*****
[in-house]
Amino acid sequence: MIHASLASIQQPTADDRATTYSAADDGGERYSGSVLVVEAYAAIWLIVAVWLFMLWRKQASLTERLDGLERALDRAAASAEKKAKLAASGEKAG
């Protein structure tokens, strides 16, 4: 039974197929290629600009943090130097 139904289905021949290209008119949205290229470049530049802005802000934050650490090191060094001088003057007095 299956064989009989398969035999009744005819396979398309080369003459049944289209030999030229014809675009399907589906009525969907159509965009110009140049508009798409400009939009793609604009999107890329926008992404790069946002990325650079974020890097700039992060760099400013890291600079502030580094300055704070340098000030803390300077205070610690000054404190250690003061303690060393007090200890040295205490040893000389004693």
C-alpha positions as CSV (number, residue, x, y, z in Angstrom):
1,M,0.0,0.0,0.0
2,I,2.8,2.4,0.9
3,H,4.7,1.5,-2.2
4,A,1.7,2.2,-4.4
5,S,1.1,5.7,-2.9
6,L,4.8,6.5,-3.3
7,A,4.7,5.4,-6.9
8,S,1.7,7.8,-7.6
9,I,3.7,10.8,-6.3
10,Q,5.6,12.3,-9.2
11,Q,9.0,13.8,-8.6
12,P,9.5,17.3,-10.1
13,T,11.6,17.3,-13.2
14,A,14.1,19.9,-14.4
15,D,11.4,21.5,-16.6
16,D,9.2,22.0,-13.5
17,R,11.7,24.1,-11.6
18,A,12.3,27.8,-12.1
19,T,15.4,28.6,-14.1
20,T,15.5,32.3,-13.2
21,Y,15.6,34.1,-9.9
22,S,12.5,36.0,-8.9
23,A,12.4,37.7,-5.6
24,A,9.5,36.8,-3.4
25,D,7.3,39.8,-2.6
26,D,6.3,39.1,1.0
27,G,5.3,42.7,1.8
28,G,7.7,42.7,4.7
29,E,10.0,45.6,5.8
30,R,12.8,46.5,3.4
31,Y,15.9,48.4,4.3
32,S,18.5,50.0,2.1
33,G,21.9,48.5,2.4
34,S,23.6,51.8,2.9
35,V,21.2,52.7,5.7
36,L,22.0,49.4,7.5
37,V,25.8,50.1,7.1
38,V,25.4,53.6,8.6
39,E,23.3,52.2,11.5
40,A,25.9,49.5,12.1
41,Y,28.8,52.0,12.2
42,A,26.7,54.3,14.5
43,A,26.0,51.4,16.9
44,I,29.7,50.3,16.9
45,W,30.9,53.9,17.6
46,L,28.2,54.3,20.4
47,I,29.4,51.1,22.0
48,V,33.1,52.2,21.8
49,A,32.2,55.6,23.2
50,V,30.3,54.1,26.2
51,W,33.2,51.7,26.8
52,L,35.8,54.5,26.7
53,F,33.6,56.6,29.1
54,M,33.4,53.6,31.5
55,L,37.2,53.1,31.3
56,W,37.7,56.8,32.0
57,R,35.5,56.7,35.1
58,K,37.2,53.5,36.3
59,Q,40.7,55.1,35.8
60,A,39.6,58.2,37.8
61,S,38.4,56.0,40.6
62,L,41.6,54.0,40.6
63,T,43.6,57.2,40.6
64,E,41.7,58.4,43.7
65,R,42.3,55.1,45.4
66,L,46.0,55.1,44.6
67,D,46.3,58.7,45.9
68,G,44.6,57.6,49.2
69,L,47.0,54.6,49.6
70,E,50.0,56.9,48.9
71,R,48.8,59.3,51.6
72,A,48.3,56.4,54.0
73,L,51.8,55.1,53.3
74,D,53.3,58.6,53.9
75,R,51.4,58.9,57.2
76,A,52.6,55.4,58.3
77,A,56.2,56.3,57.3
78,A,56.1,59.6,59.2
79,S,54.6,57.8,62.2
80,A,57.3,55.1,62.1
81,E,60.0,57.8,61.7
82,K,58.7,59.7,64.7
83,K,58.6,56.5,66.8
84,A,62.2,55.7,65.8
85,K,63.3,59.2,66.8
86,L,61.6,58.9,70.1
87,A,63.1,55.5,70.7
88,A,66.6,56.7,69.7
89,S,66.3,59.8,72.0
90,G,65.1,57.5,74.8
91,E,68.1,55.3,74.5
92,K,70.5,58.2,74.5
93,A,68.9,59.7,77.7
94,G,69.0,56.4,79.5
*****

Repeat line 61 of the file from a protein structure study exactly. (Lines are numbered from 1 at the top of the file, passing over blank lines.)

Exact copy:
57,R,35.5,56.7,35.1